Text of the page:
Ethiopia faces a high risk of failure due to continued political and social instability in the country, the Fund for Peace reported in its Fragile States Index 2017 Annual Report.
By Anthony Chibarirwe (The Trumpet) |
Ethiopia faces a high risk of failure due to continued political and social instability in the country, the Fund for Peace reported in its Fragile States Index Annual Report 2017.
Over the past few years, months, weeks and days, security officers have killed anti-government protesters, resulting in more anti-government protests. The latest point in this vicious cycle occurred on January 20 when Ethiopian security forces shot and killed at least seven protesters. According to news reports, the protesters were celebrating a religious festival. Then they started chanting anti-government slogans and hurling stones at security officers, who responded by firing bullets.
Reports say the weekend clash was followed by a week of more violent clashes, which resulted in the death of at least 20 civilians.
Much of this bloodshed in Ethiopia is based on ethnic differences and territorial disputes between ethnic regions within the nation.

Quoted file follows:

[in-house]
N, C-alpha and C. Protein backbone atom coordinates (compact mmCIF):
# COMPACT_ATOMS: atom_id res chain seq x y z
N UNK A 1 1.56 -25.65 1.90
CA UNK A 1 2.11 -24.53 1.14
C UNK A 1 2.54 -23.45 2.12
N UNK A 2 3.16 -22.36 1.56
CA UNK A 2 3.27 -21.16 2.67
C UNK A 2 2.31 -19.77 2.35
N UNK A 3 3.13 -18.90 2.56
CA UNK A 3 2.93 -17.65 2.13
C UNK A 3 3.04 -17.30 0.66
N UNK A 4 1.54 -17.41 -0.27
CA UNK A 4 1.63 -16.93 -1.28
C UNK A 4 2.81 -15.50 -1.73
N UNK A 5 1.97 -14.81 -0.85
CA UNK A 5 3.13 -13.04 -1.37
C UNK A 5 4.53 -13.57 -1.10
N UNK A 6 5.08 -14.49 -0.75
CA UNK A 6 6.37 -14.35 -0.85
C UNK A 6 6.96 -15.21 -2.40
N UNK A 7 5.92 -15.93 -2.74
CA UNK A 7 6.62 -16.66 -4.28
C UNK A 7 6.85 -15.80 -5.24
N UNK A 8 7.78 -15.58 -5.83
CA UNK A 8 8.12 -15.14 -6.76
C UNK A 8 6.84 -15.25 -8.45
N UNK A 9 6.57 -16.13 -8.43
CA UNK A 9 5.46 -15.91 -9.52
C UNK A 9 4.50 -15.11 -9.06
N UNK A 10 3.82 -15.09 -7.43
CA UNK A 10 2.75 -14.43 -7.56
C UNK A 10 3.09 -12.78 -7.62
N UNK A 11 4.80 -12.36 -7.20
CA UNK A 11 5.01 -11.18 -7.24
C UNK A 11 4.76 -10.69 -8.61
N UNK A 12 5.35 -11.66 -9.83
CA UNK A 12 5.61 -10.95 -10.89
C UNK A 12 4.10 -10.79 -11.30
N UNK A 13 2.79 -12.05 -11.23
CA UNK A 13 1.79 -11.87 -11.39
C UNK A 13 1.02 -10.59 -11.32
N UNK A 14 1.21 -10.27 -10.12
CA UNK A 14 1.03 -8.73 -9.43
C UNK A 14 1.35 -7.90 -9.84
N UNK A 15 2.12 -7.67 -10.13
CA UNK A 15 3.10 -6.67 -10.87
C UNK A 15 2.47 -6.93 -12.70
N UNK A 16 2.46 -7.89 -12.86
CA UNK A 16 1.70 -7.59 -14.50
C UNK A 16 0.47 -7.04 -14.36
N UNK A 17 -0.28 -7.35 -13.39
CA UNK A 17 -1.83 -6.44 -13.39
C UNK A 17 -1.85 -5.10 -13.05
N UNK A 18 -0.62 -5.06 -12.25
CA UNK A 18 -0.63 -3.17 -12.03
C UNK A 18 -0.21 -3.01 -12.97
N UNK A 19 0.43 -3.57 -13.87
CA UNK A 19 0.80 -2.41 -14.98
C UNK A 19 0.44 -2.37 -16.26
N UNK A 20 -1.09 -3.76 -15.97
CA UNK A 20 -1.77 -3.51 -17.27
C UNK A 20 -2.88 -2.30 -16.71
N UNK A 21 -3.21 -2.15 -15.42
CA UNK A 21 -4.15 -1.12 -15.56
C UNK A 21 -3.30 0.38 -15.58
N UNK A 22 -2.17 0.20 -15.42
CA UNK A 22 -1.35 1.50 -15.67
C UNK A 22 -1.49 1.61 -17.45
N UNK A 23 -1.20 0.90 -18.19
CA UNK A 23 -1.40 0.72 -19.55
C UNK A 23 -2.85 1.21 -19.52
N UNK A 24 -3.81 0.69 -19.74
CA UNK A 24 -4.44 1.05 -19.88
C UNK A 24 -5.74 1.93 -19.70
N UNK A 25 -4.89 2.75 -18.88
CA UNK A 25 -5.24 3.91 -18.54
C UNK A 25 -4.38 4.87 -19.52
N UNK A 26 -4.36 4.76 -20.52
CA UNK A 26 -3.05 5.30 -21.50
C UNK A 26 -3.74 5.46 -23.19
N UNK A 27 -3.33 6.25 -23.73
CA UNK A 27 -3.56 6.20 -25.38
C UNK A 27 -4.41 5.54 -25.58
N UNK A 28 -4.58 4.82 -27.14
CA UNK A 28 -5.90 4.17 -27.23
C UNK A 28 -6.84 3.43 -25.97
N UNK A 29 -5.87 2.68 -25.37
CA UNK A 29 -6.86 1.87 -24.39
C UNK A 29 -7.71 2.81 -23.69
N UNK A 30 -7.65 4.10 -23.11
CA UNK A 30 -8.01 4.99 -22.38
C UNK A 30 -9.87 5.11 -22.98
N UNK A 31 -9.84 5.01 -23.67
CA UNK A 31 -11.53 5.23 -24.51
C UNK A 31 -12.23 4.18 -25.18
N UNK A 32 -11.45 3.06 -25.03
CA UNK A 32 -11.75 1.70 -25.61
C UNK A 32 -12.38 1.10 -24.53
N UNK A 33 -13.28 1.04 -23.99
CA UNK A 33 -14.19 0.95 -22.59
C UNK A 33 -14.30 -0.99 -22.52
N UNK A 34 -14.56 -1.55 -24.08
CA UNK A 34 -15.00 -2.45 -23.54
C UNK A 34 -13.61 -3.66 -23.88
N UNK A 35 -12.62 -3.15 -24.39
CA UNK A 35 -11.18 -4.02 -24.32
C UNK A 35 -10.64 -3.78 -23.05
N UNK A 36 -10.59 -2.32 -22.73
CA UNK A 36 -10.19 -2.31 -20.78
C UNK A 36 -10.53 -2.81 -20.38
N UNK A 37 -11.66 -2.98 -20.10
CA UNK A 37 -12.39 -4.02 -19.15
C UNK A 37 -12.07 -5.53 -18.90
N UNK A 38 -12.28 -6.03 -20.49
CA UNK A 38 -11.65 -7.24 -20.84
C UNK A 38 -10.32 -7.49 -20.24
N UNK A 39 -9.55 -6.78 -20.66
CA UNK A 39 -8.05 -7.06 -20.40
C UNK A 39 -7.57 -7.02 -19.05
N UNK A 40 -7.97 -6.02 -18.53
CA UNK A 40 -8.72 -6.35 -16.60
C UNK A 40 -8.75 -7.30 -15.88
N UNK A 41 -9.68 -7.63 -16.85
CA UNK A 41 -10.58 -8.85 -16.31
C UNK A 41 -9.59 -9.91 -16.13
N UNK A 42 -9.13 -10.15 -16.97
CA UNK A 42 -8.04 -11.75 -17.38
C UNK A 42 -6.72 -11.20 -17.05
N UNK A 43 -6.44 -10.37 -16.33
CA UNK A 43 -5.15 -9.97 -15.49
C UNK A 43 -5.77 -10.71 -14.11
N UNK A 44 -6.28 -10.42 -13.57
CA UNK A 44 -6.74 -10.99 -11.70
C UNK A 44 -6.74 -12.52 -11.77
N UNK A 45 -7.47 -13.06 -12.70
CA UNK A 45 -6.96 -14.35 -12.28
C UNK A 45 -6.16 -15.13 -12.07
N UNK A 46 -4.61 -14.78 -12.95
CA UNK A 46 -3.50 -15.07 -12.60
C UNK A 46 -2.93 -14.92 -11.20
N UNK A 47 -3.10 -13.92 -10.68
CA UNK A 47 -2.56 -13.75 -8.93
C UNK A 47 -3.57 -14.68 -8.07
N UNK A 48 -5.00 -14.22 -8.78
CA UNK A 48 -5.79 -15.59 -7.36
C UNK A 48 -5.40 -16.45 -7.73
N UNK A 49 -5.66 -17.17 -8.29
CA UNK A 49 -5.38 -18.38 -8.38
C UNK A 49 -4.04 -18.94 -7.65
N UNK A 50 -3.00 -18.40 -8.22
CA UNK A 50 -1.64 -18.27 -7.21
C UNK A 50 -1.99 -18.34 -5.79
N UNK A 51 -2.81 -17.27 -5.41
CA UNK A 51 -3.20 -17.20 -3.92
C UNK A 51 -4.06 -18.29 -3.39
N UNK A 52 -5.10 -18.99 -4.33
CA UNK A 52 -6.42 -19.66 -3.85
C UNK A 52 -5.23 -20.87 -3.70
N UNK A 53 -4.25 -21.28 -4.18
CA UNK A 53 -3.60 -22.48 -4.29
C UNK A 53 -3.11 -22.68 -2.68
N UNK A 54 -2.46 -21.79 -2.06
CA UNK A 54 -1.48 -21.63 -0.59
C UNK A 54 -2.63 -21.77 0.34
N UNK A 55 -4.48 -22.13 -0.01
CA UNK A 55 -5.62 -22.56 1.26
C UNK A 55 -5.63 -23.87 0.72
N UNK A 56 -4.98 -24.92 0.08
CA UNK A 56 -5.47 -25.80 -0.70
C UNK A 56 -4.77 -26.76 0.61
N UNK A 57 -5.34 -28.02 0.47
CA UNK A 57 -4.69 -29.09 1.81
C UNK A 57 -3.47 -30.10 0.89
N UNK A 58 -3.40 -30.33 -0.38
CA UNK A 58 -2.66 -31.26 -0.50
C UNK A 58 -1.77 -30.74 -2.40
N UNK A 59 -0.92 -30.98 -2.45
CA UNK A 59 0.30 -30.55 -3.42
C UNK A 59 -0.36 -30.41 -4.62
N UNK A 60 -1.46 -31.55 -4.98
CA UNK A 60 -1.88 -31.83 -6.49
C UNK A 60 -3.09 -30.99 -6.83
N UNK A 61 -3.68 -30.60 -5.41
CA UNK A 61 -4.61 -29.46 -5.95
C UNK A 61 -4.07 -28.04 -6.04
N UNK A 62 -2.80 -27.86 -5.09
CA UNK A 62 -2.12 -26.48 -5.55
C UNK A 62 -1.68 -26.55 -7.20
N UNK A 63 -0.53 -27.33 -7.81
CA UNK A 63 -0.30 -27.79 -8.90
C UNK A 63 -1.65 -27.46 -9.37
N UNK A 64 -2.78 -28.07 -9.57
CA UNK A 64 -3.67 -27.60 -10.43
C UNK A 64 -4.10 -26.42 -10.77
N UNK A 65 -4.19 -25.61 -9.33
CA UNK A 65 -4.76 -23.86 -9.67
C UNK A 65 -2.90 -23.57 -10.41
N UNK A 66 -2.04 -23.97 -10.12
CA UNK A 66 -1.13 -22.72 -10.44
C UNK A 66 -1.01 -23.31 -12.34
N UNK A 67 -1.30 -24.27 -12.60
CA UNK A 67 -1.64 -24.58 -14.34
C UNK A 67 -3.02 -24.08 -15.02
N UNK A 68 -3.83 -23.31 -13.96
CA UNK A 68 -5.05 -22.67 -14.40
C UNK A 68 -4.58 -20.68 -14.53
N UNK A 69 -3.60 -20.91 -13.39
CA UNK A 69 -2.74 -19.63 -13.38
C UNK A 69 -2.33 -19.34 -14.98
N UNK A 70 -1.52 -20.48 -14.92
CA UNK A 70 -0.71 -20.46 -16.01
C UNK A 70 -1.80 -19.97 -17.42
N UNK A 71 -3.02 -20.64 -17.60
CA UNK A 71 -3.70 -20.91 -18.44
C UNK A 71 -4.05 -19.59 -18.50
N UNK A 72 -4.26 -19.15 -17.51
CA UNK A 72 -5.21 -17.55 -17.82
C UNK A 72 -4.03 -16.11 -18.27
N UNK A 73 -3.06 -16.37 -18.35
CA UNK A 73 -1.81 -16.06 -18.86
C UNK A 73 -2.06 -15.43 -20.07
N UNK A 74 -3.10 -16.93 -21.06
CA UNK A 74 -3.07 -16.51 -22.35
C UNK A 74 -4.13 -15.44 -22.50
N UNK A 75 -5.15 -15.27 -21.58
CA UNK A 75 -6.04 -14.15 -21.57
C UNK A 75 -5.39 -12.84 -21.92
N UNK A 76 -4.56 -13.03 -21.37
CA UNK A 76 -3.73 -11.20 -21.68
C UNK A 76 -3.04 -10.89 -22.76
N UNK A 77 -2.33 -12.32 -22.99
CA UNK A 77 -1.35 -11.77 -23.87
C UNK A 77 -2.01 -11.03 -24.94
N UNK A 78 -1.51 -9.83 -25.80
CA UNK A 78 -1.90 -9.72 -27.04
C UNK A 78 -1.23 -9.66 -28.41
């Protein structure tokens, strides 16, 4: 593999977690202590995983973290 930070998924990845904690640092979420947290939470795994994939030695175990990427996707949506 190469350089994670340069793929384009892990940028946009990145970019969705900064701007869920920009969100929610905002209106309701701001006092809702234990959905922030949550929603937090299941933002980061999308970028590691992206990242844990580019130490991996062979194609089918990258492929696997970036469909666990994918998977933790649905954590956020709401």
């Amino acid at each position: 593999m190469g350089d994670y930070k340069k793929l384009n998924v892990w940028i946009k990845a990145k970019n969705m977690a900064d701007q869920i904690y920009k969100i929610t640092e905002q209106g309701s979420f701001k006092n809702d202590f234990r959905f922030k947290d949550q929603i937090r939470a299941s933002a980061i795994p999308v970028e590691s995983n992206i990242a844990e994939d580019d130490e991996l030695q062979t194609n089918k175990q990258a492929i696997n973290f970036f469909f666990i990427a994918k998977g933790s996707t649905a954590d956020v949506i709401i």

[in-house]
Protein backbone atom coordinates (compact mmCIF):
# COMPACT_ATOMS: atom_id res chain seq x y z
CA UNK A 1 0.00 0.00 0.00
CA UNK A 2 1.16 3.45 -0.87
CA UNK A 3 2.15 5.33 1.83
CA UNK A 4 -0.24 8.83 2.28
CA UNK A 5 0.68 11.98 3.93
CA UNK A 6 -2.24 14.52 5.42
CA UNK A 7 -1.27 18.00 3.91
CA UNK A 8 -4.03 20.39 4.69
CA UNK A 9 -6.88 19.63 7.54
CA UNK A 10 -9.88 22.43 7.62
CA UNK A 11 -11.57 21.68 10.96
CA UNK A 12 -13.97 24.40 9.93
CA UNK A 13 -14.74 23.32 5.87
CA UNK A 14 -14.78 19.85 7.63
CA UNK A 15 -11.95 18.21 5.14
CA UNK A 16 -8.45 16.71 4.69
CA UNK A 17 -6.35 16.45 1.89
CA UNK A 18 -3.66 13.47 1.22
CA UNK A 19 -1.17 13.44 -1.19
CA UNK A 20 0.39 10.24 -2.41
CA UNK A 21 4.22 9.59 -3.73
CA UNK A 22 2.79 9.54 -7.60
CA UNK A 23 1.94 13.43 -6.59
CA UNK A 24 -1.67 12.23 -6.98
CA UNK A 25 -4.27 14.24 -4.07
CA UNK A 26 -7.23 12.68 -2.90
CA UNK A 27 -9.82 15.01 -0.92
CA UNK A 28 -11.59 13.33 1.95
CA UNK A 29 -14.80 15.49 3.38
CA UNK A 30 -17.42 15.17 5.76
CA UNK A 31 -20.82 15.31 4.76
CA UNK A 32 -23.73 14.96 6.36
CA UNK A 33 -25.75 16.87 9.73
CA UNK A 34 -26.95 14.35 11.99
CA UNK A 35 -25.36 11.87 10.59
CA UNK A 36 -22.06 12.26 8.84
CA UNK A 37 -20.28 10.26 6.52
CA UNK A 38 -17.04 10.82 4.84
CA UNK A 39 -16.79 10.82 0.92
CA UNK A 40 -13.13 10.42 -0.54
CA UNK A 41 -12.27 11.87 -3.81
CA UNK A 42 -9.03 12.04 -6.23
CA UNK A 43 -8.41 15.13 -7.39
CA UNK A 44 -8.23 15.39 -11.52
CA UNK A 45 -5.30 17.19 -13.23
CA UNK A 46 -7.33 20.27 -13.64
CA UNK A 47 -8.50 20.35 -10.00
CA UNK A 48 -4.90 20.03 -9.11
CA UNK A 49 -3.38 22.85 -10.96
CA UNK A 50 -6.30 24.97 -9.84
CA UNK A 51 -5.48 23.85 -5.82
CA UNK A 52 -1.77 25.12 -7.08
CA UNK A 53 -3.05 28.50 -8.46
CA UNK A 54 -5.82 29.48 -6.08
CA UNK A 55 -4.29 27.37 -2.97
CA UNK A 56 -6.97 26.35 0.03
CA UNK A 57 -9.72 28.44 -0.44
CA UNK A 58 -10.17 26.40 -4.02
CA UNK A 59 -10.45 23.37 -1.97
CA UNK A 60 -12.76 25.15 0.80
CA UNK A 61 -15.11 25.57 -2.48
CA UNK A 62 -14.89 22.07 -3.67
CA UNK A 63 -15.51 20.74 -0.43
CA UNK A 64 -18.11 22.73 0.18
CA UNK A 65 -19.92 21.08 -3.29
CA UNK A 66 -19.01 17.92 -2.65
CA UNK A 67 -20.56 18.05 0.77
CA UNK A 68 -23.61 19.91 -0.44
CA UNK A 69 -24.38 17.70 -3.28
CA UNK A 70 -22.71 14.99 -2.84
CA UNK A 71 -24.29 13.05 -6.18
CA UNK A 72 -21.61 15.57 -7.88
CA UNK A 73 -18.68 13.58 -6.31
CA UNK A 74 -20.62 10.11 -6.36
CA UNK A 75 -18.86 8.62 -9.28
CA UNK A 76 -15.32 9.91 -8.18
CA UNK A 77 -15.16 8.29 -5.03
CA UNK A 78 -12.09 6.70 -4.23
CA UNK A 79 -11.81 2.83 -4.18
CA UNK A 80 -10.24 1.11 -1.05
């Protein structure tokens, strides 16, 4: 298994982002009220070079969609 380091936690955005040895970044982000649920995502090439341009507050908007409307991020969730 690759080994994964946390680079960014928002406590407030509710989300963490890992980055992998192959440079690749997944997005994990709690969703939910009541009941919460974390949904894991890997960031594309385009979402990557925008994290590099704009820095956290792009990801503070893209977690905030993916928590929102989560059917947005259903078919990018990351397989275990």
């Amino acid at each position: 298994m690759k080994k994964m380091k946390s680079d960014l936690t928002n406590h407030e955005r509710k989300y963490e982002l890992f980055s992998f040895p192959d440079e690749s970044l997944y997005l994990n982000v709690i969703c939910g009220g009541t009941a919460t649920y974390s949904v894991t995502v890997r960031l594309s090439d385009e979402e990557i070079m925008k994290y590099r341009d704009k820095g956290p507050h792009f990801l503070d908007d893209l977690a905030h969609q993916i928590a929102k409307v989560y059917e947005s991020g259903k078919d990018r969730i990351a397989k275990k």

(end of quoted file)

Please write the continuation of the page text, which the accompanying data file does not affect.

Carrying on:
“Limited attention has been given to outbreaks of violence in Ethiopia, as anti-government protests, particularly in the Amhara and Oromia regions, led to a declaration of a [10-month] state of emergency in October 2016,” the Fund for Peace wrote in its report. “The state of emergency was also used as a tool to crack down on political opponents and media.”
Activists say that more than 700 Oromia residents were killed when security officers clashed with people from the Oromo ethnic group during a thanksgiving festival in October 2016. A similar incident happened in October last year when security forces killed about 10 people who were protesting food shortages. In December, military officials reportedly killed 15 protesters in Oromia.
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